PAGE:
Black-Tar Heroin Lures New Users

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Los Angeles Times reporter Sam Quinones has written a three-part series exploring how the recent trend in cheap, less-refined heroin from Mexico is displacing Colombian heroin and attracting new users in places where no demand existed. Many addicts got hooked on narcotics through Oxycontin and other prescription drugs. Quinones says the dealers want to maximize profits in the shortest time period with minimum risk.

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MELISSA BLOCK, host:

Now to a Mexican export that's riddled communities all over the U.S. It's black tar heroin - cheap, plentiful and deadly. A lot of the sticky black heroin is brought in from the tiny Mexican county of Xalisco and it's created an insatiable demand for heroin in places where little or no demand existed before.

Sam Quinones of the Los Angeles Times has written a three-part series on black tar, called "The Heroin Road." He joins me now. And, Sam, this black tar trade in the U.S. follows a very different business model. You compare it to operating like a pizza delivery services. Describe what happens.

Mr. SAM QUINONES (Journalist, Los Angeles Times; Author, "The Heroin Road"): Right. These guys, well, from Xalisco will come to town and they'll set up a telephone number. They'll pass along the telephone number to addicts, a lot of which whom they meet at methadone clinics and drug treatment centers. And these addicts will spread it throughout the rest of the drug-using community.

And soon, they'll be - these folks from Xalisco will be taking orders, as if they were pizza deliverers. And then they have a series of drivers tooling around town with small balloons of heroin in their mouths, making these deliveries. And so it's a kind of a system that is very reliable for the user and also avoids the police, in large measure. And that's what makes it attractive to the dealers.

BLOCK: You point out that this trade in black tar heroin from Xalisco in Mexico is quite different from the Colombian heroin trade in that they're targeting a very different clientele.

Mr. QUINONES: These guys are farm boys. They are interested in making a lot of money in a short amount of time with the least amount of risk and the least amount of notoriety. And so what they do is they will target cities where there really is not much heroin to speak of. And I'm talking about Salt Lake City, Charlotte, Columbus, Nashville. Oftentimes they really are focused on white customers. They don't like dealing with blacks or Latinos. They're going for the path of least resistance, really.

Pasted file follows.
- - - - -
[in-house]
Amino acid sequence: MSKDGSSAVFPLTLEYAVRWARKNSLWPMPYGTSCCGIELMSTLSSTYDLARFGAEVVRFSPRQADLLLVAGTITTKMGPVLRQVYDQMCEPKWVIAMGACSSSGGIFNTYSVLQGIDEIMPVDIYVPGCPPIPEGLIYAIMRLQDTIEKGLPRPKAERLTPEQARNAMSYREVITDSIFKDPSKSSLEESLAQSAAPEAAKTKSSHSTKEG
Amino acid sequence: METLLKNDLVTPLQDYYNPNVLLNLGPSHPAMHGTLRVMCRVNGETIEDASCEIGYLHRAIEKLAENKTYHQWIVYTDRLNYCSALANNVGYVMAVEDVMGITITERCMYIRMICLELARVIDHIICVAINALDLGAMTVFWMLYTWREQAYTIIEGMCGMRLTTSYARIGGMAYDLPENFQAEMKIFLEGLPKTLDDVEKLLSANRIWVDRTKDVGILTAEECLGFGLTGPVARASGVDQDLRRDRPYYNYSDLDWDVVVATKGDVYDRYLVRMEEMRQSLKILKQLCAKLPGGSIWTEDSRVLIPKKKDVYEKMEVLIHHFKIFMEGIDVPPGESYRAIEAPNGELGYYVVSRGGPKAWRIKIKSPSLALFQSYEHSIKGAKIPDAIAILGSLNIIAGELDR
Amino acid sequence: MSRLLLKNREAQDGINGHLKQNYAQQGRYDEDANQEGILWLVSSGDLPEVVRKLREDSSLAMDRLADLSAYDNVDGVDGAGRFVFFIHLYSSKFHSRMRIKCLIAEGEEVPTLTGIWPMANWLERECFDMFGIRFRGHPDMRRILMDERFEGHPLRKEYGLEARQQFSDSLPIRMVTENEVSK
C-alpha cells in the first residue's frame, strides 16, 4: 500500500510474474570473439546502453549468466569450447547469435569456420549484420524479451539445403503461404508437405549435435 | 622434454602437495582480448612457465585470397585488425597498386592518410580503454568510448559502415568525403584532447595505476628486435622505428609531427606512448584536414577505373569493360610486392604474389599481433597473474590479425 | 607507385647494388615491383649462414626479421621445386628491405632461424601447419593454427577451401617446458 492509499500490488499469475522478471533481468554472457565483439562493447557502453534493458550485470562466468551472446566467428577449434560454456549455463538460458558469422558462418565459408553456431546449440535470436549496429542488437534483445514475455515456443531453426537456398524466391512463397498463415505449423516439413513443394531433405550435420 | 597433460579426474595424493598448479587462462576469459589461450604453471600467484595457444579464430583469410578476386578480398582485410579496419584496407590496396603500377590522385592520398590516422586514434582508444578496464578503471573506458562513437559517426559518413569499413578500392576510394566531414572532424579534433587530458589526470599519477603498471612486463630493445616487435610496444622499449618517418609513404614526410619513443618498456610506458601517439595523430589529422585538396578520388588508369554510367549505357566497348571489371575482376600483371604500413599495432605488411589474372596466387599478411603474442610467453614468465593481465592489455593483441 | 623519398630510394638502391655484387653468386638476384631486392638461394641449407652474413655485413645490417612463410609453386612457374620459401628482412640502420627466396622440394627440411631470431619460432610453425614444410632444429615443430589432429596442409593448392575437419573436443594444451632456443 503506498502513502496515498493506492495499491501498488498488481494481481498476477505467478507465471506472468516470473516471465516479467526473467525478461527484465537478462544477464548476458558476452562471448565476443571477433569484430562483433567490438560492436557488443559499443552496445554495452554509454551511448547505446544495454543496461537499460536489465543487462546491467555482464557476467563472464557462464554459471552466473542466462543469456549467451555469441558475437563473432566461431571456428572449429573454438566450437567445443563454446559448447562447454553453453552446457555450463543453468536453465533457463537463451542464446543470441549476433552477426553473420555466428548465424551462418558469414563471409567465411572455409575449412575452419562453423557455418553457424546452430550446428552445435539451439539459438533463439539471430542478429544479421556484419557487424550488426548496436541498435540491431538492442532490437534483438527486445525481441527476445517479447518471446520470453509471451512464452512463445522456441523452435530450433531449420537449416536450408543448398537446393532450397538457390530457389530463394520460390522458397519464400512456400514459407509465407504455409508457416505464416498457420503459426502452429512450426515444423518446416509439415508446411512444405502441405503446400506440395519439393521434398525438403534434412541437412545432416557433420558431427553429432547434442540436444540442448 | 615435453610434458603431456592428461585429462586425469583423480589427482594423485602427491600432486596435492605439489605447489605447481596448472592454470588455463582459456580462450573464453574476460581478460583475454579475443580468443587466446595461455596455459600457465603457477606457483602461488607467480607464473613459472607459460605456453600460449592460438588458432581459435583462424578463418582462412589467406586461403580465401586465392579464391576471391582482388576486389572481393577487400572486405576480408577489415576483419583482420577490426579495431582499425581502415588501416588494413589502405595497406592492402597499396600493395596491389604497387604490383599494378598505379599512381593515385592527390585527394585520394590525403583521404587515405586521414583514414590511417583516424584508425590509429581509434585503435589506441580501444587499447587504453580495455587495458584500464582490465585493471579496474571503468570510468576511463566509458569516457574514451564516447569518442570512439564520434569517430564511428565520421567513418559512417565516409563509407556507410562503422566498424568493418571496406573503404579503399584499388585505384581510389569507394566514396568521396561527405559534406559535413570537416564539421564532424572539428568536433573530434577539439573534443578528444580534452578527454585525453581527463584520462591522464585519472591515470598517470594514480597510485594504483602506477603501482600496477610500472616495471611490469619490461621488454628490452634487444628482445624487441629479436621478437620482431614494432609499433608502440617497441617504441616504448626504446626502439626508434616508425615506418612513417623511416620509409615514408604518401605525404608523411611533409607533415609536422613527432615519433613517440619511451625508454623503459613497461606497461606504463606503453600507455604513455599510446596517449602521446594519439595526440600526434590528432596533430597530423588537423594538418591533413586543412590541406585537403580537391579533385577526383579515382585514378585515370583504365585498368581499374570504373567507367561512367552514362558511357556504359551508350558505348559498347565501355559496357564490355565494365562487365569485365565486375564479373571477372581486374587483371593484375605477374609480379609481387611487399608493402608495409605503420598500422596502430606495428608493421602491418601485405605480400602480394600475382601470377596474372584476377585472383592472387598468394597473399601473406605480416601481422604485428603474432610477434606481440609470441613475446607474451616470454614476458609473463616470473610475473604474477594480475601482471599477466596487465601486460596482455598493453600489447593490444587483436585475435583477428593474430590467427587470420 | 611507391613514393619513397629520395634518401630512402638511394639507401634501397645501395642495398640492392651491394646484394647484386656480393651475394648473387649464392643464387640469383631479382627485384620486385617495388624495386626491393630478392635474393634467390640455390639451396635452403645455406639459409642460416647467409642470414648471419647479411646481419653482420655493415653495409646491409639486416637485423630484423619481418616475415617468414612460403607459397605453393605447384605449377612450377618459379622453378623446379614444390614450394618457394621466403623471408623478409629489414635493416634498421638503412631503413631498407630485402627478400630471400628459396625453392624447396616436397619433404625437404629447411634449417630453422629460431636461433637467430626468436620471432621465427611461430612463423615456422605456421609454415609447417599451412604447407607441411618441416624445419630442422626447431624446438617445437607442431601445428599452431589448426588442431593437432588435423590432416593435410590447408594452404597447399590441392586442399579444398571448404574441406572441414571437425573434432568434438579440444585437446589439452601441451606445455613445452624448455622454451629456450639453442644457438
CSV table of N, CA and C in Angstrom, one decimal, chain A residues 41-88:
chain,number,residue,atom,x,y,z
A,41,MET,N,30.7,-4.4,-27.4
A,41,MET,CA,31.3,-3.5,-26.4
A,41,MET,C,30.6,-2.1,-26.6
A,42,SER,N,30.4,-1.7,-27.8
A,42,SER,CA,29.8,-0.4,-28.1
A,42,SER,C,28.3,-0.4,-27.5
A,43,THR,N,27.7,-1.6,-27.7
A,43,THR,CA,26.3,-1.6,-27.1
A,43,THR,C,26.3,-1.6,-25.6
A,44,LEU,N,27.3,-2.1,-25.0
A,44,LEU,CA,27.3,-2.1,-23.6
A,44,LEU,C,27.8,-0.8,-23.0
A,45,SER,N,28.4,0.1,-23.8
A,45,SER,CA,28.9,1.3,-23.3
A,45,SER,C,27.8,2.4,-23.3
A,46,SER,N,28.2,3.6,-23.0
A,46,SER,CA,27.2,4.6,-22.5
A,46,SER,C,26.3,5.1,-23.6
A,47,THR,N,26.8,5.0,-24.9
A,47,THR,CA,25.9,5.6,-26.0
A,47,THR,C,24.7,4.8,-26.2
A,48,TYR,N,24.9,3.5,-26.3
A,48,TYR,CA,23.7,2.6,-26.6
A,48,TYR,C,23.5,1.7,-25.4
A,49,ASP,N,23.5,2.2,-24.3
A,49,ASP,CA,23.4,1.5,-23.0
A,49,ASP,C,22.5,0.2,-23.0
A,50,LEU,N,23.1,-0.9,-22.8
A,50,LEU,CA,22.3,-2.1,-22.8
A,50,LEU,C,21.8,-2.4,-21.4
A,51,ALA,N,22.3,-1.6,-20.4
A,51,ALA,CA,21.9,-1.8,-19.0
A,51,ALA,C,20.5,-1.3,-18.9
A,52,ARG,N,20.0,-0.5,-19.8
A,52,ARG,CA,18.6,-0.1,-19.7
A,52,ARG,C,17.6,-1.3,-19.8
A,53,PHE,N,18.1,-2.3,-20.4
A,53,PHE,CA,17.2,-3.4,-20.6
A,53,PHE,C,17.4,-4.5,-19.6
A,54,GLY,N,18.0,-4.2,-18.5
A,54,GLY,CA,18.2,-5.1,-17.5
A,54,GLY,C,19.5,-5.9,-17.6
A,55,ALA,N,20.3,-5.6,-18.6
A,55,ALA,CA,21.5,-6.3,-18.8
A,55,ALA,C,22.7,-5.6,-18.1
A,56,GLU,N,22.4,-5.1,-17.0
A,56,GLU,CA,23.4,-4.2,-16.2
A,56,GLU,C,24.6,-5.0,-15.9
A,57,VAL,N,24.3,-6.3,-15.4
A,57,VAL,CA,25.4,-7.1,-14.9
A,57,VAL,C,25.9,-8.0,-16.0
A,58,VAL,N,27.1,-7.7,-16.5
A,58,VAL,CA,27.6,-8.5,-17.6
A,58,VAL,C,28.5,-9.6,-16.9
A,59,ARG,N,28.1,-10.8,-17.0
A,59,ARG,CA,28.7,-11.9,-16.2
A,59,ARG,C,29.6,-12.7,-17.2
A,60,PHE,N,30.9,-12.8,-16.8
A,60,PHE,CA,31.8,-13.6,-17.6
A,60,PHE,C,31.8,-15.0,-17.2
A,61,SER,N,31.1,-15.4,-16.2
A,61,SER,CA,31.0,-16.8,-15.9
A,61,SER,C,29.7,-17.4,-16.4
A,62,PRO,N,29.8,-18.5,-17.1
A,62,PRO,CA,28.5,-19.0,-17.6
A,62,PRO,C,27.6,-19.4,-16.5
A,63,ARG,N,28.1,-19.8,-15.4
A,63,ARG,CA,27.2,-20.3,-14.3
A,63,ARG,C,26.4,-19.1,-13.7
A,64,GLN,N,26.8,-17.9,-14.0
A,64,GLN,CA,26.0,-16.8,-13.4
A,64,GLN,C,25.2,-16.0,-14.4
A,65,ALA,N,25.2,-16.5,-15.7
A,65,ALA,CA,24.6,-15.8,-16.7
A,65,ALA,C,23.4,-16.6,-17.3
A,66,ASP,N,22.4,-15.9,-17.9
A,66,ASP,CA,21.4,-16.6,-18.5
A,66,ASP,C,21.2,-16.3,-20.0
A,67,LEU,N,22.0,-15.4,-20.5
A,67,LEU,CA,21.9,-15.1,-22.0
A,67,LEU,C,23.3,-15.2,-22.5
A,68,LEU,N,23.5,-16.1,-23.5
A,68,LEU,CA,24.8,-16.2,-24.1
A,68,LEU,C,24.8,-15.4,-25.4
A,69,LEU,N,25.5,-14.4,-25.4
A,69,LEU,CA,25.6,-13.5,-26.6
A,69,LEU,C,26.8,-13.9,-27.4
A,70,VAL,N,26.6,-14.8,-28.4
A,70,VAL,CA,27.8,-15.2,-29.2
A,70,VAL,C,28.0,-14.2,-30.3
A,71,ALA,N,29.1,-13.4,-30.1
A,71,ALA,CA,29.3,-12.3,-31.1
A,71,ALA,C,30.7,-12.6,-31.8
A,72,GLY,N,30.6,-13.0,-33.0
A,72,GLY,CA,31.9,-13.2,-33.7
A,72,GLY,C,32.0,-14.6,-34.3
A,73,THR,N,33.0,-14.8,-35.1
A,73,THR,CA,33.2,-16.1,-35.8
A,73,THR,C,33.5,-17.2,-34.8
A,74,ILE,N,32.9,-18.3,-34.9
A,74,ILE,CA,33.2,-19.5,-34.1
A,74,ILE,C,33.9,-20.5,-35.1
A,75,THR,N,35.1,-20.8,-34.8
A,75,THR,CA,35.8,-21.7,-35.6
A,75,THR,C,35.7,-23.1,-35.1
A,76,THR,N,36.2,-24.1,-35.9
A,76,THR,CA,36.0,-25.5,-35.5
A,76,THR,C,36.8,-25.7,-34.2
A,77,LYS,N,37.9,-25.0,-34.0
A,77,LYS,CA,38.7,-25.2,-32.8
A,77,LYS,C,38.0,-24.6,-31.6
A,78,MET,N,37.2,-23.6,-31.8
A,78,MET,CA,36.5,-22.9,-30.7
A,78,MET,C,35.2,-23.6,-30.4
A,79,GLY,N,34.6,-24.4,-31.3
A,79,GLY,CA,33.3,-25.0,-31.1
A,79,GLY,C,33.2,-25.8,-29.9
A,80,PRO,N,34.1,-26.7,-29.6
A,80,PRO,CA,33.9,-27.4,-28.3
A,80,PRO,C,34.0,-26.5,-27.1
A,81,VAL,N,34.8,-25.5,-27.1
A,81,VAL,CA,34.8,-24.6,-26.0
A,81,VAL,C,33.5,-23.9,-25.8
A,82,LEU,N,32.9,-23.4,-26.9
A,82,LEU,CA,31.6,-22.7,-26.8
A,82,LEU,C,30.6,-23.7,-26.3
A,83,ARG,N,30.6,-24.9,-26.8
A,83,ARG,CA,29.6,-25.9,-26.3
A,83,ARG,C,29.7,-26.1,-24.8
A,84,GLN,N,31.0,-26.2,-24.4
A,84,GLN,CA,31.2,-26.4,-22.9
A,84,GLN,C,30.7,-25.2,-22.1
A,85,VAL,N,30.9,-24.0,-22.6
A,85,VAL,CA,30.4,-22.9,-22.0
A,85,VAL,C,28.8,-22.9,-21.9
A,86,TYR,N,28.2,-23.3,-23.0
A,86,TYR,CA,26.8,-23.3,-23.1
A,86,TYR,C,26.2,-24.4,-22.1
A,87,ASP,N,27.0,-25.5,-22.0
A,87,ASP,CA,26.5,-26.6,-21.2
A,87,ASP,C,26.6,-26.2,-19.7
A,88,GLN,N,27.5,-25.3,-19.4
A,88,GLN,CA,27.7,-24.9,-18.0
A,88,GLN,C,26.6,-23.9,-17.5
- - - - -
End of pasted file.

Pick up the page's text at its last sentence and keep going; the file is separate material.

BLOCK: Why is it called black tar heroin?

Mr. QUINONES: Because it looks like kind of gooey. It's heroin that has not been fully processed.

BLOCK: And how cheap would it be?

Mr. QUINONES: I've heard it getting down as much as $6, $8 a hit, you know?

BLOCK: And that would mean that for communities that may have a problem or have had a problem with prescription pills, pain pills like OxyContin, this would be way cheaper than that.

Mr. QUINONES: Yes. The OxyContin is really kind of the gateway drug into black tar heroin. A lot of people have become addicted to it. Apparently, it's been way overprescribed in many parts of the country, and, in time, becomes an enormously expensive habit to maintain. You're talking about pills that can cost $40 to $80 on the street and that would be - you'd take four to six or eight of them a day sometimes.

Along comes black tar with $6 a dose, $12, $15 a dose and you need two or three of them a day. You're satisfying your addiction at about a tenth the cost.

BLOCK: One tragic side of this that you track in your reporting is huge spikes in deaths from overdose from black tar heroin.

Mr. QUINONES: Correct. And where you're finding this oftentimes is in small towns that really aren't prepared for it. What'll happen is users from these small towns oftentimes - again, OxyContin users - will begin to see that if they travel maybe an hour or two to the nearest big city, they can find black tar heroin and they can bring it back home. They can make enough to pay for their own use. And they'll maybe even make some money.

But the problem is this black tar arrives and a lot of times people don't know how to use it. A lot of times, it's way too potent. A lot of times they don't know how to deal with people who are ODing and they'll just abandon the people that - as they begin to OD because they'd never seen anything like that.

BLOCK: Let's talk about the supply side of this equation. You went over the border. You went to Xalisco and reported on how the drug trade has transformed these very poor farming communities, completely turned them upside down.

Mr. QUINONES: That's correct and this is an area that is dependent on sugarcane. And sugarcane is, of course, a very low-cost product. You're never going to get any kind of economic development, in my view. But this county now is doing quite well. A lot of new houses going up. You see a lot of big trucks, very new. A lot of very nice horses. Because the people who are going north to sell this stuff are the poorest of the poor, the most marginalized folks in that county. And all of a sudden they're coming back and they have money.

So that has also transformed the social relationships, in a way I thought was very interesting and important. Because if you go north after a lifetime of being humiliated and looked down on, and you come back with money in your pocket, that's almost a narcotic in itself.

BLOCK: Sam Quinones of the Los Angeles Times whose series is called "The Heroin Road." Sam, thanks very much.

Mr. QUINONES: My pleasure. Thank you.

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